Can I be Forced to Sell?
Yes. A property owner can be forced to sell their property once a CPO has been issued and properly implemented.
If you are served with a CPO it does not necessarily mean that you will have to sell your property at that point, however. It means that the acquiring authority intends to apply for the legal right to purchase it if necessary.
It can sometimes take several years from a property owner being given notice of a CPO to the CPO actually being implemented.
What is a blight notice? In some circumstances, it may be possible for affected owners to serve a blight notice on the acquiring authority if it is to their advantage. This may require them to acquire the land earlier than it was proposing to do so.
Property owners are entitled to receive compensation under a statutory compensation code when their land or property is acquired using a CPO.
The provisions for compensation differ depending on whether the property is residential, business or agricultural property.
Compensation for a CPO is based on the market value of the land or property. This should ensure that the owner is left in the same position as before the CPO – a concept known as equivalence.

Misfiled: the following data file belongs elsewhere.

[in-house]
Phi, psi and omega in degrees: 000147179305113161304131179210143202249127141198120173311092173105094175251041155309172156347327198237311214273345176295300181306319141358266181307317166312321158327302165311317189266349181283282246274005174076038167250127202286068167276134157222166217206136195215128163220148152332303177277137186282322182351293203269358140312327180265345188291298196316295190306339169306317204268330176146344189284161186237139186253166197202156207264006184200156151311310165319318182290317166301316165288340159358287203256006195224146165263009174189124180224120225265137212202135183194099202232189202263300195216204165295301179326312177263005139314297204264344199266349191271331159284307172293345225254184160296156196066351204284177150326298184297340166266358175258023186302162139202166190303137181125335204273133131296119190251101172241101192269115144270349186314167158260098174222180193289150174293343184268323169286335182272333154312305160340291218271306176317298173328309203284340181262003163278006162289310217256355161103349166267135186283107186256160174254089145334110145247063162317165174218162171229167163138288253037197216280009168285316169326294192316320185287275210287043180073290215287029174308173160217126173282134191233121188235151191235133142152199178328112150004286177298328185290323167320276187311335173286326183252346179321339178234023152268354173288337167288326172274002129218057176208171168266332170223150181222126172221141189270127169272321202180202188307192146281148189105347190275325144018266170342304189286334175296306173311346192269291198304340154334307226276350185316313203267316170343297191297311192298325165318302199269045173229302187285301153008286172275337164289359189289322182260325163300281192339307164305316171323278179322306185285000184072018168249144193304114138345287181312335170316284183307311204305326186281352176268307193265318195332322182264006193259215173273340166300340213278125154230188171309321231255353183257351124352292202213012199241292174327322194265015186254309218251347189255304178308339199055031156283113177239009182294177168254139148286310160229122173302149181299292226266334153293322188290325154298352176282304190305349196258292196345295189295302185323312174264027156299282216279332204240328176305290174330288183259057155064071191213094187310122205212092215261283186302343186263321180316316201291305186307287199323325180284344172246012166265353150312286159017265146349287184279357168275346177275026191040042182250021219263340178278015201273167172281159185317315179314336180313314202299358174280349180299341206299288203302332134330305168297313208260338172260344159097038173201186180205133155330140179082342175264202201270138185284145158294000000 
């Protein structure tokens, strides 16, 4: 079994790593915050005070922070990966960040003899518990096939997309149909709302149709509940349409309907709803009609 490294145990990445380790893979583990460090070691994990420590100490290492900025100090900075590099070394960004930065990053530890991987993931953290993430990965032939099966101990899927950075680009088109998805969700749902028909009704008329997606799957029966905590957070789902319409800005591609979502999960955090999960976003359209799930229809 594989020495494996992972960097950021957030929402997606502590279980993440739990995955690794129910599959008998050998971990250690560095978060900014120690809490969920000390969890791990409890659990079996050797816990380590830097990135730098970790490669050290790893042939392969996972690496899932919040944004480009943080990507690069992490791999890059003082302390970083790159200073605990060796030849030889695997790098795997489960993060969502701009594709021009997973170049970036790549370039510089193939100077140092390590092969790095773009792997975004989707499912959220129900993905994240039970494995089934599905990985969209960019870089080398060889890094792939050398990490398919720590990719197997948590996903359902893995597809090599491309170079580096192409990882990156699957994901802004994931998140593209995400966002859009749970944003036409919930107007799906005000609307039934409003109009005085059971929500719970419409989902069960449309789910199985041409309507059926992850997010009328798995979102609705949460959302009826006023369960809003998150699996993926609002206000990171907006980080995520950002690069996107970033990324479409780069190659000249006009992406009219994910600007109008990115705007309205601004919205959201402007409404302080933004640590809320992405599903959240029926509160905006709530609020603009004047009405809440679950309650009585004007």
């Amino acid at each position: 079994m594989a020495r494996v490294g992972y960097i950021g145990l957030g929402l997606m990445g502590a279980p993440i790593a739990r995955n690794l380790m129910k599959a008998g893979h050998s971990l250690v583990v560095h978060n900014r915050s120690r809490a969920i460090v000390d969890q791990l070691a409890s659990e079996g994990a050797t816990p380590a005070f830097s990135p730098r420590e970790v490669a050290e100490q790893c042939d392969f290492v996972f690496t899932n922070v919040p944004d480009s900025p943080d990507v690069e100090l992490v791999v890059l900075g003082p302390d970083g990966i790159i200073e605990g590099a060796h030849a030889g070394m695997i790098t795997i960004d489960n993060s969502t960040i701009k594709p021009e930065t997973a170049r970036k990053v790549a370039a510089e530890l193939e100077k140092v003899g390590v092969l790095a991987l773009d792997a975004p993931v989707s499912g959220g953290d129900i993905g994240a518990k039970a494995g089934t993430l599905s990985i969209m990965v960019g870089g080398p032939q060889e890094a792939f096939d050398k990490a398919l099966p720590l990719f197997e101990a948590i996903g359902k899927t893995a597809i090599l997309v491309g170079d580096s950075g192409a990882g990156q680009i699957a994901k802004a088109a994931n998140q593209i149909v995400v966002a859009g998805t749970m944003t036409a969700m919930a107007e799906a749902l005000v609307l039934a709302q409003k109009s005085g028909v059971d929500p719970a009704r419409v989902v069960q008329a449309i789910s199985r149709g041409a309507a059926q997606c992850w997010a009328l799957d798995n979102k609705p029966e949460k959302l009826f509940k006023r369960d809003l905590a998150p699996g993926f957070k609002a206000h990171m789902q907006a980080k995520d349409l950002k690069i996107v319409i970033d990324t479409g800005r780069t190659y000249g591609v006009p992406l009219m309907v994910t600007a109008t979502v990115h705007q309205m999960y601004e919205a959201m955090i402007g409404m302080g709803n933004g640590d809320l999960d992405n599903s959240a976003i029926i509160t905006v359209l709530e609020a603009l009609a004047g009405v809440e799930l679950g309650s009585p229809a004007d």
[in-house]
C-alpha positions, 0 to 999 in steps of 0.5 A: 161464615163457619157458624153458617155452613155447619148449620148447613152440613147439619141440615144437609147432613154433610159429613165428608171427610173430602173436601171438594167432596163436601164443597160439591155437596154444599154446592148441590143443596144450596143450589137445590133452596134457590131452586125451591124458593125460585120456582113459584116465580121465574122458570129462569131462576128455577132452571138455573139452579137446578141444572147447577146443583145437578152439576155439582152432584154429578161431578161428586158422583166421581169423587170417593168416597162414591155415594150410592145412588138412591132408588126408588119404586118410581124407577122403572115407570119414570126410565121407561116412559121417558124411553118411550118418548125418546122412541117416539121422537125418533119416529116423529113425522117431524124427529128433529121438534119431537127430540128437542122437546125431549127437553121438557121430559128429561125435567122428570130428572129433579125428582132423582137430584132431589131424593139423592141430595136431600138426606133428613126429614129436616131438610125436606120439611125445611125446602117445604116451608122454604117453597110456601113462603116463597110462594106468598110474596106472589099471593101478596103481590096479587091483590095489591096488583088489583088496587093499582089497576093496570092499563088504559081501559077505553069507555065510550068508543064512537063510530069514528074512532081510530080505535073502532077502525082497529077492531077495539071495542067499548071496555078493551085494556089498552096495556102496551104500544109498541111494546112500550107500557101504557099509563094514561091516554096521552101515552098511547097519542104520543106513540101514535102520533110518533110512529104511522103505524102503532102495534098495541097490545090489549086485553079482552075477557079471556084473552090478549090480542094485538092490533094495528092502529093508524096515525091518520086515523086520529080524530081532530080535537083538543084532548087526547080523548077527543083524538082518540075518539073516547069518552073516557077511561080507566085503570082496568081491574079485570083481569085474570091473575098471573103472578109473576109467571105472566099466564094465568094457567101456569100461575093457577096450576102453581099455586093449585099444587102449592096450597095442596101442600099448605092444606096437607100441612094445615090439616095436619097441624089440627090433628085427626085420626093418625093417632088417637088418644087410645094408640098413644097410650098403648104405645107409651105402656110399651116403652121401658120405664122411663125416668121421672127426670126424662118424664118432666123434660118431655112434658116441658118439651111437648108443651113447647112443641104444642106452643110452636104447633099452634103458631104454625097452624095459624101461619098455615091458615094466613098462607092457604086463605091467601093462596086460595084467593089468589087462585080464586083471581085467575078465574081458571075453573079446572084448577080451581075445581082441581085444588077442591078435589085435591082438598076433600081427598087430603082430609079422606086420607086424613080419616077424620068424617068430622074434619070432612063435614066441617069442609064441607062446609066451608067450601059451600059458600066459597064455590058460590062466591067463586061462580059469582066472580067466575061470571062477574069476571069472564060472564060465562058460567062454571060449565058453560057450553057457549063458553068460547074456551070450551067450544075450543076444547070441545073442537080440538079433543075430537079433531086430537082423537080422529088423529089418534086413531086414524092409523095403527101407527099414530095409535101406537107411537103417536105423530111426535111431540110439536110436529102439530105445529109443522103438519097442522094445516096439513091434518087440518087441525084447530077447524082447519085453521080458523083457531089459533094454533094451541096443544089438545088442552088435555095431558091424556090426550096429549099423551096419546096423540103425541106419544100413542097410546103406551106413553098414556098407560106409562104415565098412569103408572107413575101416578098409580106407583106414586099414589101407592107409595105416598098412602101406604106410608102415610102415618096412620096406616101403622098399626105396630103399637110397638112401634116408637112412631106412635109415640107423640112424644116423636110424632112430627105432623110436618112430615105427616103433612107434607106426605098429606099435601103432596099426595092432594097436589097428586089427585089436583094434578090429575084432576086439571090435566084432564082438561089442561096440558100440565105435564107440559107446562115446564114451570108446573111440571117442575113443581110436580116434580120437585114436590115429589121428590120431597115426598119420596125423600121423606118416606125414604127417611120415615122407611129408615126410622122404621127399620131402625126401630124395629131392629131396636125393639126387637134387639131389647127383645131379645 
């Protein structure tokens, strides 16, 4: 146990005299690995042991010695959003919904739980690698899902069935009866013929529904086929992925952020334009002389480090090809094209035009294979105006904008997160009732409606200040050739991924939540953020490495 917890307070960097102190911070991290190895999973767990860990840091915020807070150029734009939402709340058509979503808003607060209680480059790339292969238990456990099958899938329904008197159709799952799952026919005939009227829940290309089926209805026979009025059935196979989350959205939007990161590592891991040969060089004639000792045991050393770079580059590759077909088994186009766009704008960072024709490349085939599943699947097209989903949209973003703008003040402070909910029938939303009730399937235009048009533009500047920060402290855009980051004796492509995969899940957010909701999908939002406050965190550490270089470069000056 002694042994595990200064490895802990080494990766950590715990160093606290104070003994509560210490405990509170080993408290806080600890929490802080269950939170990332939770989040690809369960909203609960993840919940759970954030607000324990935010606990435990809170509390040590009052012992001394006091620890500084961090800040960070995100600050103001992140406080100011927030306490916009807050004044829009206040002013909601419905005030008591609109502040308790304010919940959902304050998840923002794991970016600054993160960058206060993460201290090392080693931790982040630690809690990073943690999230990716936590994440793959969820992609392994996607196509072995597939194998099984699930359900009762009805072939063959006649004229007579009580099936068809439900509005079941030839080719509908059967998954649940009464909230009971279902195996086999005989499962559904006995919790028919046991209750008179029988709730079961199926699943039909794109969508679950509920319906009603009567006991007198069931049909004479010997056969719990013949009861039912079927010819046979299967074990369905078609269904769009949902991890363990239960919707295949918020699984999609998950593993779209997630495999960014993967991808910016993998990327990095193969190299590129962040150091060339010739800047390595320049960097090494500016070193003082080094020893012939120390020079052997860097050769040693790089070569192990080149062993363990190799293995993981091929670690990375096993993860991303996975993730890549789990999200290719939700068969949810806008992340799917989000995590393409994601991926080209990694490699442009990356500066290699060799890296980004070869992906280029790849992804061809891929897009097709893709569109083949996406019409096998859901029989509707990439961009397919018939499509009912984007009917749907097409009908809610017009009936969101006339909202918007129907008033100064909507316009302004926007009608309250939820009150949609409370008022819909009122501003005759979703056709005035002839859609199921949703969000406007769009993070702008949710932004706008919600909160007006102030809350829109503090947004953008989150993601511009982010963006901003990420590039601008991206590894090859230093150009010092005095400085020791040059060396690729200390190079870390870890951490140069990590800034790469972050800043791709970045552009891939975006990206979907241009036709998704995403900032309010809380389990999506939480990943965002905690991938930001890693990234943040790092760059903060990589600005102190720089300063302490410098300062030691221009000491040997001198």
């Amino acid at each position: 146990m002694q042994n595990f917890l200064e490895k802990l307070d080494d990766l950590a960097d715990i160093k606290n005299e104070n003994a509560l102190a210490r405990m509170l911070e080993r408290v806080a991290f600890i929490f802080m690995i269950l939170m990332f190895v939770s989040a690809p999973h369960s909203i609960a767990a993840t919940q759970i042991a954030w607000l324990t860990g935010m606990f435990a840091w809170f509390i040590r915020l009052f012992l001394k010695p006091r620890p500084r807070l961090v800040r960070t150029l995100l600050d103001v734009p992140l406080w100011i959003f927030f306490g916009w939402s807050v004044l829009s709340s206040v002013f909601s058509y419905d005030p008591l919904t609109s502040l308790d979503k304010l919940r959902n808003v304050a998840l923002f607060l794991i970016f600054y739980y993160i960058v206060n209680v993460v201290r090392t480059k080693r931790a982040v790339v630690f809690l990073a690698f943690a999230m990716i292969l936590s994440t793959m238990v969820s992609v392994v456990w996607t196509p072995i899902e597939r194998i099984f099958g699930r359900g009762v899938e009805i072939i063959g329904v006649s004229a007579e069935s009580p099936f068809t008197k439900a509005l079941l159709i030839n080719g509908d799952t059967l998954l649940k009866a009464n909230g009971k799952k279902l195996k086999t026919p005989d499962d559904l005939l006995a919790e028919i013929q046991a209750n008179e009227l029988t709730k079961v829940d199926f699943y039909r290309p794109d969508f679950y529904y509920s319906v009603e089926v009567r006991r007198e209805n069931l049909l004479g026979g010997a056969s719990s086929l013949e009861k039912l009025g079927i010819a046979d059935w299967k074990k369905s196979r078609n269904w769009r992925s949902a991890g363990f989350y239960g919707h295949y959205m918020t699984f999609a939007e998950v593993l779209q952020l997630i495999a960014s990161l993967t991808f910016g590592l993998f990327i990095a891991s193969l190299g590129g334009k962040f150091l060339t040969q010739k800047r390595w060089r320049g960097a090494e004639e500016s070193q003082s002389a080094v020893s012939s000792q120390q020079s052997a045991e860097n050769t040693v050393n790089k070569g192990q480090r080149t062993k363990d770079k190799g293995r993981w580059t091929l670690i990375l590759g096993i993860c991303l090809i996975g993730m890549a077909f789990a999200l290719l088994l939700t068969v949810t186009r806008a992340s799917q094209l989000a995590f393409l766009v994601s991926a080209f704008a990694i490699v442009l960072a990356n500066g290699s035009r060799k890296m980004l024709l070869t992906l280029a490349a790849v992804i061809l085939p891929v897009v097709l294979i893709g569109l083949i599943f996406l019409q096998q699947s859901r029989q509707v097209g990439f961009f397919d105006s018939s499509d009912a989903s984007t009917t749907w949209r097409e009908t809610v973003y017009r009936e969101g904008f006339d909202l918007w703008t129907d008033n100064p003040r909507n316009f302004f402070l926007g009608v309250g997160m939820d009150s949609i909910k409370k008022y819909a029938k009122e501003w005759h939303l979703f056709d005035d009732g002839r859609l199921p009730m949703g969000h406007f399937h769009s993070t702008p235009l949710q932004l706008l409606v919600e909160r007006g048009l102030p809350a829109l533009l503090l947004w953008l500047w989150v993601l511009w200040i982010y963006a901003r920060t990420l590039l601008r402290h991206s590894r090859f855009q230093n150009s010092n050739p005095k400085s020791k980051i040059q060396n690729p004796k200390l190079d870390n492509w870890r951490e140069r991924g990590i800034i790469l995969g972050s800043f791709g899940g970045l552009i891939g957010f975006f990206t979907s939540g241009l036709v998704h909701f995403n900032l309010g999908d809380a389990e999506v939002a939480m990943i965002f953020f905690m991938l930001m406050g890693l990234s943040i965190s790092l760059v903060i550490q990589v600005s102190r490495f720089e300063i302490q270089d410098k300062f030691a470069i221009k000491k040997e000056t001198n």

Compensation may also be given for disturbance, severance, injurious affection or the reduction of the value of their remaining property if only part of it is subject to a CPO. Homeowners are entitled to compensation by way of a statutory home loss payment. Businesses may be entitled to compensation for the cost of relocation or business closure.
Property owners can also be compensated for the cost of professional advice they have to pay for as a result of being affected by a CPO.
In case of a dispute on compensation, the Upper Tribunal (Lands Chamber) is empowered to adjudicate compensation disputes for the compulsory acquisition of land.
Property owners whose property may be made subject to a CPO are advised to take expert professional advice as soon as possible. Suitably experienced property lawyers and chartered surveyors can give advice on CPOs.
Professional advisers can give advice on the CPO process, how to object to a CPO (if they wish to do so), how to deal with the acquiring authority and on claiming compensation.
This article is only a very general guide to compulsory purchase orders in England and Wales. Further information on CPOs can be found on the official Government site at:
Scotland has a similar system of compulsory purchase orders but it is not identical to that in England and Wales. Further information can be found on the Scottish Government site at: